A slamming door. A shout. A muffled cry. Snippets of sound still exist in my memory from junior year of high school. What dominates, though — the thing I remember most — was the silence.
In a world where stimulation clashes in a constant rhythm — where phone notifications ding and cars roar and people scream “HELL YEAH” in the streets — mine existed within the four walls of my bedroom, where not even the tick of a clock could be heard. I used to dream of running away from that world. A bus ride adventure to an obscure countryside sounded like the perfect escape from my sadness.
My frolicking fantasy was interrupted by a knock on my door. My dad appeared and, upon seeing my deflated composure, let out a sigh.
“Get up for school, Elise. You can’t keep doing this.”
Maybe if I pretended to have fainted, he would let me off the hook.
“Don’t be a baby, you need to learn how to develop grit.”
It was a familiar scene, only this instance escalated into me running out of the house in pajamas as my mom yelled threats to call the police.
A few minutes later I sat on a bench, shivering in the morning cold. My dad’s footsteps approached and stopped behind me. He asked me what I wanted and how I thought I could fix how I felt.
Can you just hold me?
He walked away and I remained, my gaze locked forward. I didn’t know what I wanted, nor how to fix myself. I wanted so badly to feel better so I could stop being a burden to everyone, especially my parents. I knew they loved me and were just as confused as I was about how to navigate my struggle with mental health. They didn’t call it what it was, though. They questioned whether it was depression or a bad attitude, anxiety or poor study habits.
And I get it. Just as it was my first time being a 16-year-old, it was their first time being parents to one. All things considered, they were amazing at it — they provided for me and were generous with their time. Why, then, did I have the audacity to be sad? It was a question I constantly asked myself and was pressed about by my parents. My answering silence could only be interpreted as ungratefulness toward everything they had done for me.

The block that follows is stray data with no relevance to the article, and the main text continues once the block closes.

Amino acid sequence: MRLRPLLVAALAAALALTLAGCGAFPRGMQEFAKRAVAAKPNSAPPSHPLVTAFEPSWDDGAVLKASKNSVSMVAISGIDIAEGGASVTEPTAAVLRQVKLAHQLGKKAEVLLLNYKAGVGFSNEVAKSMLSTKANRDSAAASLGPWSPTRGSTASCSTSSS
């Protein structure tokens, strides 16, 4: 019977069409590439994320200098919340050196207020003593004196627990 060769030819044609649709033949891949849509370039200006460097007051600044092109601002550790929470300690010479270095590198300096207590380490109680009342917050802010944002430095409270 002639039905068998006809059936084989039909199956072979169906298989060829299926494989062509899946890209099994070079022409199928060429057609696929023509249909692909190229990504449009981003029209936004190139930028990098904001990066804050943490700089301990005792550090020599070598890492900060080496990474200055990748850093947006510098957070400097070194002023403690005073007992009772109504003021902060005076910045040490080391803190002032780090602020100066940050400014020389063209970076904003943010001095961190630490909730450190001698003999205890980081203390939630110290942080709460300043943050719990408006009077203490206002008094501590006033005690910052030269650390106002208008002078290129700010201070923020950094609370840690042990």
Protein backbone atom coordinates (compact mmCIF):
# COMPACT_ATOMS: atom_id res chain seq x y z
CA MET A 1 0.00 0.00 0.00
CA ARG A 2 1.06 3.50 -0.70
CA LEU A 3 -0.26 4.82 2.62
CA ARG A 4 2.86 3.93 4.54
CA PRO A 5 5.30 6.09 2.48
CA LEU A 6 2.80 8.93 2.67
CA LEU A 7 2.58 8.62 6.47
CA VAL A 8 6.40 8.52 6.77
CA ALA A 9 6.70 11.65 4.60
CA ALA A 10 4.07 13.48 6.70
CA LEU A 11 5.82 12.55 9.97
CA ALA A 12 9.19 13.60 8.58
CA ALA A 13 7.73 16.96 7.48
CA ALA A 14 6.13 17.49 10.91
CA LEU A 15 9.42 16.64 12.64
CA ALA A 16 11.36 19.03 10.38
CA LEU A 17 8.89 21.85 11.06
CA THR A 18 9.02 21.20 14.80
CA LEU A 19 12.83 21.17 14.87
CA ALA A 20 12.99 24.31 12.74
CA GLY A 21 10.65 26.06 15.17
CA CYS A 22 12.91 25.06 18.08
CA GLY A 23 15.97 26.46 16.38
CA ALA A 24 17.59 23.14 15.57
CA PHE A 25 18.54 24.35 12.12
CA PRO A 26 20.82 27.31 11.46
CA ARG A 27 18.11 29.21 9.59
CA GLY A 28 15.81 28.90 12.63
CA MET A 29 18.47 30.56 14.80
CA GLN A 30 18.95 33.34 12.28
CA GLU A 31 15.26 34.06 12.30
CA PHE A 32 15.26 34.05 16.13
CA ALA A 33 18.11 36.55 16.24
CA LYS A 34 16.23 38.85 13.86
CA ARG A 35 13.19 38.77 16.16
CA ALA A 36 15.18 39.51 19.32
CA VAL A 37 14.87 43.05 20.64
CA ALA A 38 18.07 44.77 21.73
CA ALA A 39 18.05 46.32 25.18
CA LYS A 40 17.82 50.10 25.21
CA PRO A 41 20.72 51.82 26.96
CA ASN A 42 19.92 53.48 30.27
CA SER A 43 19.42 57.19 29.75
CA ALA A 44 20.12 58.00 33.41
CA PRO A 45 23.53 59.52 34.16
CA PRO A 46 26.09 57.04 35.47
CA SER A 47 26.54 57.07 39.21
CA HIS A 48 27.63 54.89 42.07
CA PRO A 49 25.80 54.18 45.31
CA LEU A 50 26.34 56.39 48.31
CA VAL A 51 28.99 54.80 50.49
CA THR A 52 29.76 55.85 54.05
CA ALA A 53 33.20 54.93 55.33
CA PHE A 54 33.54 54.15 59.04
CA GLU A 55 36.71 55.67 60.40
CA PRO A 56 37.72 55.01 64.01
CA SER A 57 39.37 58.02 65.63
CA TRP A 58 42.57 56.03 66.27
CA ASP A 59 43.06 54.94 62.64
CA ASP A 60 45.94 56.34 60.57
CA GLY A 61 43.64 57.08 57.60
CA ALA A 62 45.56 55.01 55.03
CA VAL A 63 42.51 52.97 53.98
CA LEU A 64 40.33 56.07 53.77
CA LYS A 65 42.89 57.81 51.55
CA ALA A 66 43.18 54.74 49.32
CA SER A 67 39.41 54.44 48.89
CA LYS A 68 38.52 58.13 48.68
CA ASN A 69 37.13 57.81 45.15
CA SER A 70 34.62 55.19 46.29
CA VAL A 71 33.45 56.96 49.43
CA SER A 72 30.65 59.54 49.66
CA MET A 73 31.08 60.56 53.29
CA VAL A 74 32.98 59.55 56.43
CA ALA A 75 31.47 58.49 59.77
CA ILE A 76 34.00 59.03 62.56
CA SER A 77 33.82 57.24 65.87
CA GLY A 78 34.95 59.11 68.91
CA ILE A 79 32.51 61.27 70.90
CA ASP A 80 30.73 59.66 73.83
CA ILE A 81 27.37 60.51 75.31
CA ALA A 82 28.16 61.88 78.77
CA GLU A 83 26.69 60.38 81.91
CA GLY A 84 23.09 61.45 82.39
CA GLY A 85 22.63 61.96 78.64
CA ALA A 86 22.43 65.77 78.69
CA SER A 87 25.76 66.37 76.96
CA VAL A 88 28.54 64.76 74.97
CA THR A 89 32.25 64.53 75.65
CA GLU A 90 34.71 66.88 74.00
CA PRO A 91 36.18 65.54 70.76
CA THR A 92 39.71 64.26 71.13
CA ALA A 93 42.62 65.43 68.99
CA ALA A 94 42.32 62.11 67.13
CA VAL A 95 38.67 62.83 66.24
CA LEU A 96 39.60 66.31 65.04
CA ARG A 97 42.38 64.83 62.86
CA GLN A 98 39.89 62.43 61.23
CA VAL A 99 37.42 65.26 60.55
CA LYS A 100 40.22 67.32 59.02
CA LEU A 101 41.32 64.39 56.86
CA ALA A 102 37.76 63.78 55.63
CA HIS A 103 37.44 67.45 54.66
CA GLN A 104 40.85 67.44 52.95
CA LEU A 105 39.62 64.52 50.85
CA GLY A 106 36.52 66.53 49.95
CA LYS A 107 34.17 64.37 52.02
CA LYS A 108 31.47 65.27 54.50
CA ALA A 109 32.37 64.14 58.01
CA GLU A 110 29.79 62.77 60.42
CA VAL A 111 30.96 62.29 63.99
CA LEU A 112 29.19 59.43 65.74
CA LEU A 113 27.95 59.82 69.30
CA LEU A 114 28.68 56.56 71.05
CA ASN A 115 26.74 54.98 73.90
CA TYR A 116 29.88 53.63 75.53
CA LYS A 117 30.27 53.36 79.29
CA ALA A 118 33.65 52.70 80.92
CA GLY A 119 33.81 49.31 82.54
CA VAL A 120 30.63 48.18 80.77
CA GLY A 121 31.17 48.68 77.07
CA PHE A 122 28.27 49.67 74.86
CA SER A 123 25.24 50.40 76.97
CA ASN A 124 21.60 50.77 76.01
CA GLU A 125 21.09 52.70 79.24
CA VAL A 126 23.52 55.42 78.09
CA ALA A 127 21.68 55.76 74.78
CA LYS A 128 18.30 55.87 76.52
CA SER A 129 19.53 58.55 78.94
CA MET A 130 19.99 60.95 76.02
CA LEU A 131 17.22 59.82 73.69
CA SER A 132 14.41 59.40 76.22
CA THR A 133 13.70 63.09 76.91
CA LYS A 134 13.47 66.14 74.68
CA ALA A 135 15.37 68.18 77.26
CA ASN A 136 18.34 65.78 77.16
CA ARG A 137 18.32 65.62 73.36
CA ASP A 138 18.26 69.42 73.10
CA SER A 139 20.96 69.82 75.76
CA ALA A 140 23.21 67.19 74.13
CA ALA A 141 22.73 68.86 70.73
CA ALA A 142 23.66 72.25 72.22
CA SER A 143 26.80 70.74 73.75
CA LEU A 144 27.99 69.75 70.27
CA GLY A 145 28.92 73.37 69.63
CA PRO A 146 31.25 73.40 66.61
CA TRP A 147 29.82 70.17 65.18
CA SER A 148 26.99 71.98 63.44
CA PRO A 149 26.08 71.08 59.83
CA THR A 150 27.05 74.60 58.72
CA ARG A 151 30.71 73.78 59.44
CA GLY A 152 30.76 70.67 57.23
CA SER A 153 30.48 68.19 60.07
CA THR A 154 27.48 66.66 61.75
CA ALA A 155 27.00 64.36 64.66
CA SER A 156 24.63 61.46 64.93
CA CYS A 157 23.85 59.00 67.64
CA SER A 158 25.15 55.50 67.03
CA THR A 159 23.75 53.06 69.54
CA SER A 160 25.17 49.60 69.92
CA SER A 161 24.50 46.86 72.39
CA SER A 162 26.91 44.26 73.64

I began going to therapy in secret. The school counselor was a young woman with long blonde hair and big, listening eyes. She would encourage me to sit down with my parents and air out everything I told her. I could not explain why that never felt like an option. She didn’t understand why they would be angry that I had been seeing her. I didn’t know how to break down to her the complex difference between our races in their approaches to mental health. I resisted the urge to roll my eyes at the handout she gave me titled, “Guiding Questions about Depression!” Imagining a conversation with my parents that started with “rate your mood on a scale of 1 to 10” was almost comical.
A more common question was the pleading, “What’s wrong?” I wished I could tell them that I didn’t know. I didn’t know why I was sad and that made me angry. I hated that I was not able to express what was going on in my head. I didn’t know how to fight my pain.
Can you just hold me?
Instead, I would stare at the wall until I was told to leave the room. The emotions that surrounded that time were heavy — they weighed my family down. But when I was given the opportunity to lessen that weight through honesty, I shrunk. In my self-imposed isolation, it felt inappropriate to ask for a hand to hold.
Growing up in a culture where conversation about emotions was rare, opening that door felt close to impossible. It didn’t feel like my place to argue the extent of my feelings when they told me that they had experienced the same things in high school and were able to “suck it up.” Sometimes I wished they would simply open their arms. Sometimes I wanted permission to cry.
I’m still learning how to navigate that relationship. I’m lucky to say that my parents are open to learning, too. In the end, they supported me in going to counseling and even participated in family therapy. I used to think that a solution should be found in a single conversation — one that felt too intimidating to hold because of the expectation I had about its power. But I now see that it’s a process, which is the core of lasting change.
Growth is in the fact that I can now call my mom when life feels overwhelming and she listens. My dad lets me know that he wants to make space for us to talk. I have that time in high school to look back upon as an example of what not to do, which is to stay quiet. Relationships can’t grow without communication. The words might not be perfect, but that’s OK.
It’s the words themselves that hold me.